By Greg Boyd
The Dick Van Dyke Show
Season 2, Episode 9: “The Night the Roof Fell In”
Original Airdate: Nov. 21, 1962
John Whedon’s script for “The Night the Roof Fell In” unfortunately backs itself into a corner. On the one hand, it’s largely terrific, using its Rashomon-like structure for frequently tremendous comic effect. If the episode can’t quite match the brilliantly escalating humor of “My Husband is Not a Drunk”, the joke writing here is still some of the smartest and funniest we’ve seen from the series so far, which is really saying something. But here’s the problem: the ending was always going to have a hard time measuring up to what came before it, and it doesn’t. I’m not saying it’s impossible to craft a great conclusion to a half-hour comedy episode with this type of structure (there are probably episodes out there that have pulled it off), but it’s very, very difficult, and Whedon can’t quite manage it.
Why? It all basically boils down to a lack of stakes in the story he’s chosen to tell. Narratives told in this fashion generally require some sort of framing story, both to explain the unusual structure and to provide some sense of closure to the various flashbacks. “The Night the Roof Fell In” has no trouble on the first count, putting forth three different versions of a big fight Laura and Rob have just had: an objective one told by one of the couple’s fish to its tank companion (or at least, we assume it’s objective, as I’m pretty sure the fish has no reason to lie) and the two told by each of the participants to their friends. It’s a perfectly logical way to set up the episode, and works just fine. So that’s no concern.
Where the episode runs into trouble, however, is when it is required to return to the framing story and resolve the issues it’s raised. Here Rashomon has no problem whatsoever. Its stakes are nothing less than questions of human nature, and whether or not people are capable of being decent. I won’t spoil Kurosawa’s masterpiece here, but suffice to say his film ends on deeply profound and powerful note that addresses this theme perfectly. “The Night the Roof Fell” is of course an episode of a sitcom rather than a haunting cinematic drama, so its ending is going to be significantly different in terms of tone. But after an episode that features some delightfully sophisticated and clever humor, am I wrong for expecting more than just a treacly and predictable make-up scene? I don’t think so, even as I’m not sure there was any way around it. Maybe a few more jokes would have helped make it a little less cloying. But as is, it simply pales in comparison to the intelligence and wit of rest of the installment. If in Rashomon the ending is a moment of quiet grace that you can’t imagine the movie without, here the conclusion is a heavy-handed, saccharine dose of sugar that hits you over the head with its sweetness in a decidedly ungraceful fashion.
It’s a problem inherent in the form, given that comedies (network ones, at least) tend to want to leave you with the status quo largely unchanged. And in an episode as unusually structured as this, the straightforward resolution designed to reassert that status quo just feels so disappointing, in a way it perhaps wouldn’t have had the entire episode been similarly straightforward.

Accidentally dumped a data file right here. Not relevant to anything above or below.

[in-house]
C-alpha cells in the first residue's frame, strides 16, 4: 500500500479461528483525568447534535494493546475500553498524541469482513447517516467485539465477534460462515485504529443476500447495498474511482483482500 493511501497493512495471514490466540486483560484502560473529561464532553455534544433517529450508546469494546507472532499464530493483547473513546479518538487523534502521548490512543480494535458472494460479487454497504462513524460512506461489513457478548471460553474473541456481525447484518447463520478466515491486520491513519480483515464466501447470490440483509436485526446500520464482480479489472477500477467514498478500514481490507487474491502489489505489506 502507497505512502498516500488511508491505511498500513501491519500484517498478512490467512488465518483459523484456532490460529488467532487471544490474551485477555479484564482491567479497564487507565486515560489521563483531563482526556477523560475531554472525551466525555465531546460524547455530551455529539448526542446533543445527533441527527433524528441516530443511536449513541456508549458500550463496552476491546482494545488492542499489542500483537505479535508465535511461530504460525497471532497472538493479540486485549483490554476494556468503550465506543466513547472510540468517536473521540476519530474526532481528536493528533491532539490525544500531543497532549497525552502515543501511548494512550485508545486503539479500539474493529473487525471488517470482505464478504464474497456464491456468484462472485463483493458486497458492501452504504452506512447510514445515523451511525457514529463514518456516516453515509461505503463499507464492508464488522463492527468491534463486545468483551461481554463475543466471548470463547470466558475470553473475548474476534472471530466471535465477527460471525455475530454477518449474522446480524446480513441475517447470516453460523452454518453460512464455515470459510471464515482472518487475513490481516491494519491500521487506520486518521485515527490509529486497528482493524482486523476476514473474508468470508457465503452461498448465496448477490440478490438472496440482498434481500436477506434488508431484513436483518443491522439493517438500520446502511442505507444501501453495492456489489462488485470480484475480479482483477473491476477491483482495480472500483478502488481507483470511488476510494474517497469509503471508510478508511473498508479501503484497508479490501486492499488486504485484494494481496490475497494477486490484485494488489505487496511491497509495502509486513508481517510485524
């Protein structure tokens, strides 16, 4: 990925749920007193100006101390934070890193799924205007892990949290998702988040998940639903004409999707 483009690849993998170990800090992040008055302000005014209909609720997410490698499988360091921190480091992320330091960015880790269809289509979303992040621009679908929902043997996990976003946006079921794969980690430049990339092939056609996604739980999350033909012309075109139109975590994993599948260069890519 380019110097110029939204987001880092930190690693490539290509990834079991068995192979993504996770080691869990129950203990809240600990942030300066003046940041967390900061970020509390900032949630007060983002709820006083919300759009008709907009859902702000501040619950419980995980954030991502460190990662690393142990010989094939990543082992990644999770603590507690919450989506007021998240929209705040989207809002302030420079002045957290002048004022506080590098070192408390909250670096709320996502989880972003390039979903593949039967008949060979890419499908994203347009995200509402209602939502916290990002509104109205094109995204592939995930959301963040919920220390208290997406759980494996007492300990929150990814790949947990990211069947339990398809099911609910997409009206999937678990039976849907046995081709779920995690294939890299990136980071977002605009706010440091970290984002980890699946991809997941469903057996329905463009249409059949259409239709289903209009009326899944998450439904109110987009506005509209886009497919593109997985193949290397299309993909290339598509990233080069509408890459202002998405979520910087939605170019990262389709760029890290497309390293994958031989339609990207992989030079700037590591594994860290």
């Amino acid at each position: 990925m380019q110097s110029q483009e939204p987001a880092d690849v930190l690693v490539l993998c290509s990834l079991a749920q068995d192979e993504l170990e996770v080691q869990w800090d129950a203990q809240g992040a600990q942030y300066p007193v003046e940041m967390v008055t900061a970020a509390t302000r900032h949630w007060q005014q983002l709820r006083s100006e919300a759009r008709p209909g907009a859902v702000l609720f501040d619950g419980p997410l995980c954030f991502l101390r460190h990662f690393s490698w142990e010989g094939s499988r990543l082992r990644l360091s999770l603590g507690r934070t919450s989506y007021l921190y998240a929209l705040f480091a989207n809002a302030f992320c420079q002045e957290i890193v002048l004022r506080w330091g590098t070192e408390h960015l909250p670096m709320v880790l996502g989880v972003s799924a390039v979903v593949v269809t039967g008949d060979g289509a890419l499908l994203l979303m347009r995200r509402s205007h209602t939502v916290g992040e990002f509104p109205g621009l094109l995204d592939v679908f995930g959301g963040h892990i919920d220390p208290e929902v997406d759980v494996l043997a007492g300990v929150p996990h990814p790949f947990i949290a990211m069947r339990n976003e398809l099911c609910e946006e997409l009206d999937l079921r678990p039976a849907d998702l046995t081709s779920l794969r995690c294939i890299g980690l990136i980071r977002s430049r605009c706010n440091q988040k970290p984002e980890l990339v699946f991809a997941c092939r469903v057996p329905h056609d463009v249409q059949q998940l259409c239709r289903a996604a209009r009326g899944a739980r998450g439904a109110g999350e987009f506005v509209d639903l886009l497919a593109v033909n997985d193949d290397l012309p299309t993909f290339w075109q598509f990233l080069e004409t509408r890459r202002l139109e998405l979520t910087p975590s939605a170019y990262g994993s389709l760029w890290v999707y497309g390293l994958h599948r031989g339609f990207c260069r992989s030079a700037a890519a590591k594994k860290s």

And that’s too bad, because up to that point “The Night the Roof Fell In” is a very, very funny and smart episode. It inverts the Rashomon structure by having the most seemingly objective story take place first, so as to heighten the comedic impact of Rob and Laura’s following exaggerations. Rob remembers himself as behaving just like Fred Astaire, while Laura envisions herself as basically a saint and Rob as “wild”. Incidents and lines of dialogue recur in all three stories, but are given substantially different meanings depending on the storyteller. In Rob’s retelling, for instance, he avoids tripping on an ottoman and tells Laura how much he loves it, while in Laura’s he trips and starts ranting about how “you like my ottoman better than you like me”. (In the objective version he trips but doesn’t rant nearly as much.)
I wouldn’t exactly call the comedy densely layered (Dick Van Dyke is not the kind of show where you’re ever in danger of missing a joke), but the connections between the three stories are very clever and a lot of fun to watch. “The Night the Roof Fell In” may go south later on, but it’s still another solid addition to the show’s impressive second year, particularly coming on the heels of last week’s season-worst episode. The contradictions between the various tales produce solid laughs (as do the performances, with Moore and Van Dyke playing the different versions of their characters in hilariously over-the-top fashion), making it an extremely successful early attempt to apply Rashomon‘s influential structure to television comedy. It would not be the last, of course, as countless other sitcoms have done an episode of this type. Every one of them owes a debt to The Dick Van Dyke Show, as they do for so many things.
Next Week: “The Secret Life of Buddy and Sally”